Marjorie Elizabeth Plummer, “A View from the Choir: Forming Lutheran Culture in Pluriconfessional Westphalian Convents.” Past and Present 234 (2017), Supplement 12 [In Cultures of Lutheranism: Reformation Repertoires in the Early Modern Era, edited by Kat Hill]: 189-211.
About Paul Milliman
I graduated from Ohio Wesleyan University with a BA in History, Medieval Studies, and Humanities-Classics (1997), and I received an MA (2003) and a PhD (2007) in History from Cornell University.
I regularly teach courses in
My work deals with
Areas of Study
Early Modern European History, Medieval European History
My research focuses on state formation, the development of historical consciousness, the construction of group identities, and religious conflict and conversion during the Middle Ages, particularly in Europe's "other east"--eastern Europe. My first book, 'The Slippery Memory of Men': The Place of Pomerania in the Medieval Kingdom of Poland (Leiden: Brill, 2013), examines these topics by analyzing the records from a series of disputes between the Teutonic Knights and the neighboring Poles, Pomeranians, and Prussians during the thirteenth and fourteenth centuries. This book has been reviewed by Piotr Górecki in The Polish Review, Eduard Mühle in Zeitschrift für Ostmitteleuropa-Forschung, Jonathan Lyon in The American Historical Review, Maria Starnawska in Speculum, Darius von Güttner-Sporzyński in Parergon, and Mark Munzinger in Mediaevistik.
I have also explored these issues in two articles: “Boundary Narratives and Tales of Teutonic Treachery on the Frontier of Latin Christendom,” in Monasteries on the Borders of Medieval Europe: Conflict and Cultural Interaction, ed. Emilia Jamroziak and Karen Stöber (Turnhout: Brepols, 2013), 111-128 and “Melius ius ad terram Pomeranie: Ethnicity and Historical Consciousness in the 1339 Trial between Poland and the Teutonic Knights,” in Arguments and Counter-Arguments: The Political Thought of the 14th and 15th Centuries during the Polish-Teutonic Order Trials and Disputes, ed. Wiesław Sieradzan (Toruń: Wydawnictwo Naukowe Uniwersytetu Mikołaja Kopernika, 2012), 123-156. This research has been supported by the Woodrow Wilson International Center for Scholars and the American Council of Learned Societies.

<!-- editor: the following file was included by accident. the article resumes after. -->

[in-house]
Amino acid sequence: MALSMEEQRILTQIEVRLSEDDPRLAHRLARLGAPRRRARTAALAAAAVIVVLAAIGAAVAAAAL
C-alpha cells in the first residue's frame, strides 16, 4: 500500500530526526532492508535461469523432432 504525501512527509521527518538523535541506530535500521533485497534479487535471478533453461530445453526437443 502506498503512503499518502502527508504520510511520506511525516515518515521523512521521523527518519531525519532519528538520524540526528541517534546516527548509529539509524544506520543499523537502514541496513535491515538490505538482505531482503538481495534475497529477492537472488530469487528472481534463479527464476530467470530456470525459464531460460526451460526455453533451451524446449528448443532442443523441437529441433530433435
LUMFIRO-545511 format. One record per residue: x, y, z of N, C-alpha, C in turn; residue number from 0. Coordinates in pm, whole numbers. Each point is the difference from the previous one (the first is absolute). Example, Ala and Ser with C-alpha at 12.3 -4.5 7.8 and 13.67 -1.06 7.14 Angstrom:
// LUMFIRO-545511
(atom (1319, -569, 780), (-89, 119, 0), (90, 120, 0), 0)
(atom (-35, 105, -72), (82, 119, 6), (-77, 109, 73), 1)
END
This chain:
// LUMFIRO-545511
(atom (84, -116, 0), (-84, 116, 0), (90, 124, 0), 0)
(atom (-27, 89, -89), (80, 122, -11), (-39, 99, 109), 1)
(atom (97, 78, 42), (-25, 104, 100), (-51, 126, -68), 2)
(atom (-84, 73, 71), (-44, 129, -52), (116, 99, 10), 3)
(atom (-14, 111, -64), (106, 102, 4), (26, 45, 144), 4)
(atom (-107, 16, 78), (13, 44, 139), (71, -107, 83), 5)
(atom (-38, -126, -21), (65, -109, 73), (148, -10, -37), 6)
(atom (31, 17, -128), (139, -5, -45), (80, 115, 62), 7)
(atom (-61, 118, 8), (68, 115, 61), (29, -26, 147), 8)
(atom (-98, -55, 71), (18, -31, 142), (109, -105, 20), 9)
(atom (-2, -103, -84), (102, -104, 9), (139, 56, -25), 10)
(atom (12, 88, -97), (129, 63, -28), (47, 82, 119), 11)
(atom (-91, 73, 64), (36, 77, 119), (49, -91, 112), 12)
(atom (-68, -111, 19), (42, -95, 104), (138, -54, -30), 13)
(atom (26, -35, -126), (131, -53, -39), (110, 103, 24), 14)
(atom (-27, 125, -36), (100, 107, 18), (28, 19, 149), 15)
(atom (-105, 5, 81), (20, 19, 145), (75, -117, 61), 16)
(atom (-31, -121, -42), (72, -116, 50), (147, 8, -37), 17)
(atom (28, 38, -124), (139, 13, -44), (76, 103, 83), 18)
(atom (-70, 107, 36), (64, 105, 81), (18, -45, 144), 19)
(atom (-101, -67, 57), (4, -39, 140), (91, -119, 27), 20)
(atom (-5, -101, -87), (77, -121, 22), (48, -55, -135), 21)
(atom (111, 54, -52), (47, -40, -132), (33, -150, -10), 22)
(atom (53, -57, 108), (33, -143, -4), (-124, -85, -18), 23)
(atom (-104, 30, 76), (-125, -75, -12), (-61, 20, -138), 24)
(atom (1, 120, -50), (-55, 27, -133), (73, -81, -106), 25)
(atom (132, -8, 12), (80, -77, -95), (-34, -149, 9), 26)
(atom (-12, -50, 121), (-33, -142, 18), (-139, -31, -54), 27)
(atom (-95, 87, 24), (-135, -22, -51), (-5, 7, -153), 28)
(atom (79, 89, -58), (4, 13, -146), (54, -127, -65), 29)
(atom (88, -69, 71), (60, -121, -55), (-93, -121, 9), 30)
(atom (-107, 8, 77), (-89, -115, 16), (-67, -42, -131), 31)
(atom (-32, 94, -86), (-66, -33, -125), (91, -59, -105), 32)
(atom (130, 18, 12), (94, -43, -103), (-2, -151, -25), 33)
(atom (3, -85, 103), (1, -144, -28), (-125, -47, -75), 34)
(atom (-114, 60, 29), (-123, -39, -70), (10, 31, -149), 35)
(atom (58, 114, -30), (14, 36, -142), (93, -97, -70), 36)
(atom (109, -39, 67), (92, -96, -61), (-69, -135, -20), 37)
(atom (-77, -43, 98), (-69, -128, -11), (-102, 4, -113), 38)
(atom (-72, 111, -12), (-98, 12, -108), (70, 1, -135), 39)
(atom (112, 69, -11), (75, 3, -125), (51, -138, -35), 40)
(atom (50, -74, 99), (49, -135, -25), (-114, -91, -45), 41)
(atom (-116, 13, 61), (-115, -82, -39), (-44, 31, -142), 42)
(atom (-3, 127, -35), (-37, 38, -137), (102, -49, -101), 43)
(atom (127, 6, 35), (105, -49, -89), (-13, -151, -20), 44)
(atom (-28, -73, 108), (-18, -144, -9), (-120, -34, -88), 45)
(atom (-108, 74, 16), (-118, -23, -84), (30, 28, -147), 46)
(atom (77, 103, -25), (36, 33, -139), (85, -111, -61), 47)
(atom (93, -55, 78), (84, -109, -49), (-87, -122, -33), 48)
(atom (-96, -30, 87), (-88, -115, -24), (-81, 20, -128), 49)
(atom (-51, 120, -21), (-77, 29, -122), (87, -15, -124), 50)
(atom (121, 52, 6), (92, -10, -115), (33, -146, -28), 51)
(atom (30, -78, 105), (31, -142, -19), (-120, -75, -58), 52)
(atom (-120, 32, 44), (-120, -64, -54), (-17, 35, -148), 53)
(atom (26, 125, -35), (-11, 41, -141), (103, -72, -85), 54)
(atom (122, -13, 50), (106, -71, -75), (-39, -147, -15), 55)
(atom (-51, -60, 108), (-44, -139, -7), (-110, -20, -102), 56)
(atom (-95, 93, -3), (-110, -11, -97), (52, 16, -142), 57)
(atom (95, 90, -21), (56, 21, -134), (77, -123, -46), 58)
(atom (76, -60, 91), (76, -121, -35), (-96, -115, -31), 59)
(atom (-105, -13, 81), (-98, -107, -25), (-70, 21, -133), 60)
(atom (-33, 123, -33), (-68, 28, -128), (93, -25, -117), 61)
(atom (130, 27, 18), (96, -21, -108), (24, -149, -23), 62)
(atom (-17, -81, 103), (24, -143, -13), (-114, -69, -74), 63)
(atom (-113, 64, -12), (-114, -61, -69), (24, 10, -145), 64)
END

I am also very interested in how games--especially chess and the tournament--reflected, influenced, and supplied metaphors for processes of political, cultural, and social interaction in medieval and early modern Europe. My first article on this larger research project--"Ludus Scaccarii: Games and Governance in Twelfth-Century England," in Chess in the Middle Ages and Early Modern Age, ed. Daniel E. O'Sullivan (Berlin: De Gruyter, 2012), 63-86--was awarded the Medieval Academy of America’s 2014 Van Courtlandt Elliott Prize. I also wrote the entry on "Games and Pastimes" in Handbook of Medieval Culture: Fundamental Aspects and Conditions of the European Middle Ages, ed. Albrecht Classen (Berlin: De Gruyter, 2015), 582-612.